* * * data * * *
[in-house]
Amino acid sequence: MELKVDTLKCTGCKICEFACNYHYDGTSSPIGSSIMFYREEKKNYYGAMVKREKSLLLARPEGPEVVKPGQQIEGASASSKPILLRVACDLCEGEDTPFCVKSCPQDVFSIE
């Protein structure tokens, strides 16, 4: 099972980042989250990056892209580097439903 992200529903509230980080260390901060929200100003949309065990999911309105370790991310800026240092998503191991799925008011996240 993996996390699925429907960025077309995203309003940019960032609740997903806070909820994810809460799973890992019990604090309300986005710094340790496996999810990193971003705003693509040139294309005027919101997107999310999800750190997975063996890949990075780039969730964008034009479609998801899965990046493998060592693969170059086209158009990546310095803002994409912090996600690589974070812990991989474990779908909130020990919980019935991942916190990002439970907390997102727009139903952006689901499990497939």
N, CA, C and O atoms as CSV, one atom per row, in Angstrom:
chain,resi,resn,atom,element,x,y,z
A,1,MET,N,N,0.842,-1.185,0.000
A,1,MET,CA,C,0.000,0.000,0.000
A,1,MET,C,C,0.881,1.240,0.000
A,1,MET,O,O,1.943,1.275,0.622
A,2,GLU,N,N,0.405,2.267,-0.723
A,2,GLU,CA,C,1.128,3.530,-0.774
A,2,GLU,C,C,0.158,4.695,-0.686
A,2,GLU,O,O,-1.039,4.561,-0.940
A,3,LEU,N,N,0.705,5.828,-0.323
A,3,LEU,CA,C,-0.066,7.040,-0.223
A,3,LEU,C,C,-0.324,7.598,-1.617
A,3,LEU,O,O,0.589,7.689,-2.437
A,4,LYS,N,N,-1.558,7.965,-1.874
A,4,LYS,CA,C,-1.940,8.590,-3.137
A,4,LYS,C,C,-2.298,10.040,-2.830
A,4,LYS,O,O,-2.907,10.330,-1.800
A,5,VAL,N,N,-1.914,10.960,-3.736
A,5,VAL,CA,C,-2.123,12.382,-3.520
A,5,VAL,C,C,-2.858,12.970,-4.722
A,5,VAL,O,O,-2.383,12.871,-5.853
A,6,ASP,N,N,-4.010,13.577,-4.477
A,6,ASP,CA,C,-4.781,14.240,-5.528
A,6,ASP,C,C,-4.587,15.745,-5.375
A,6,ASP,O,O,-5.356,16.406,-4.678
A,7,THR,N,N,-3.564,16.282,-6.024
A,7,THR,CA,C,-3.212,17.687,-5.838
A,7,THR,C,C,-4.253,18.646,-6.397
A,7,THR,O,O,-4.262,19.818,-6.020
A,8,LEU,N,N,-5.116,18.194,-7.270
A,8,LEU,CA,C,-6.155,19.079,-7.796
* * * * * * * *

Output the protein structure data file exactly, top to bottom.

[in-house]
Amino acid sequence: MELKVDTLKCTGCKICEFACNYHYDGTSSPIGSSIMFYREEKKNYYGAMVKREKSLLLARPEGPEVVKPGQQIEGASASSKPILLRVACDLCEGEDTPFCVKSCPQDVFSIE
């Protein structure tokens, strides 16, 4: 099972980042989250990056892209580097439903 992200529903509230980080260390901060929200100003949309065990999911309105370790991310800026240092998503191991799925008011996240 993996996390699925429907960025077309995203309003940019960032609740997903806070909820994810809460799973890992019990604090309300986005710094340790496996999810990193971003705003693509040139294309005027919101997107999310999800750190997975063996890949990075780039969730964008034009479609998801899965990046493998060592693969170059086209158009990546310095803002994409912090996600690589974070812990991989474990779908909130020990919980019935991942916190990002439970907390997102727009139903952006689901499990497939």
N, CA, C and O atoms as CSV, one atom per row, in Angstrom:
chain,resi,resn,atom,element,x,y,z
A,1,MET,N,N,0.842,-1.185,0.000
A,1,MET,CA,C,0.000,0.000,0.000
A,1,MET,C,C,0.881,1.240,0.000
A,1,MET,O,O,1.943,1.275,0.622
A,2,GLU,N,N,0.405,2.267,-0.723
A,2,GLU,CA,C,1.128,3.530,-0.774
A,2,GLU,C,C,0.158,4.695,-0.686
A,2,GLU,O,O,-1.039,4.561,-0.940
A,3,LEU,N,N,0.705,5.828,-0.323
A,3,LEU,CA,C,-0.066,7.040,-0.223
A,3,LEU,C,C,-0.324,7.598,-1.617
A,3,LEU,O,O,0.589,7.689,-2.437
A,4,LYS,N,N,-1.558,7.965,-1.874
A,4,LYS,CA,C,-1.940,8.590,-3.137
A,4,LYS,C,C,-2.298,10.040,-2.830
A,4,LYS,O,O,-2.907,10.330,-1.800
A,5,VAL,N,N,-1.914,10.960,-3.736
A,5,VAL,CA,C,-2.123,12.382,-3.520
A,5,VAL,C,C,-2.858,12.970,-4.722
A,5,VAL,O,O,-2.383,12.871,-5.853
A,6,ASP,N,N,-4.010,13.577,-4.477
A,6,ASP,CA,C,-4.781,14.240,-5.528
A,6,ASP,C,C,-4.587,15.745,-5.375
A,6,ASP,O,O,-5.356,16.406,-4.678
A,7,THR,N,N,-3.564,16.282,-6.024
A,7,THR,CA,C,-3.212,17.687,-5.838
A,7,THR,C,C,-4.253,18.646,-6.397
A,7,THR,O,O,-4.262,19.818,-6.020
A,8,LEU,N,N,-5.116,18.194,-7.270
A,8,LEU,CA,C,-6.155,19.079,-7.796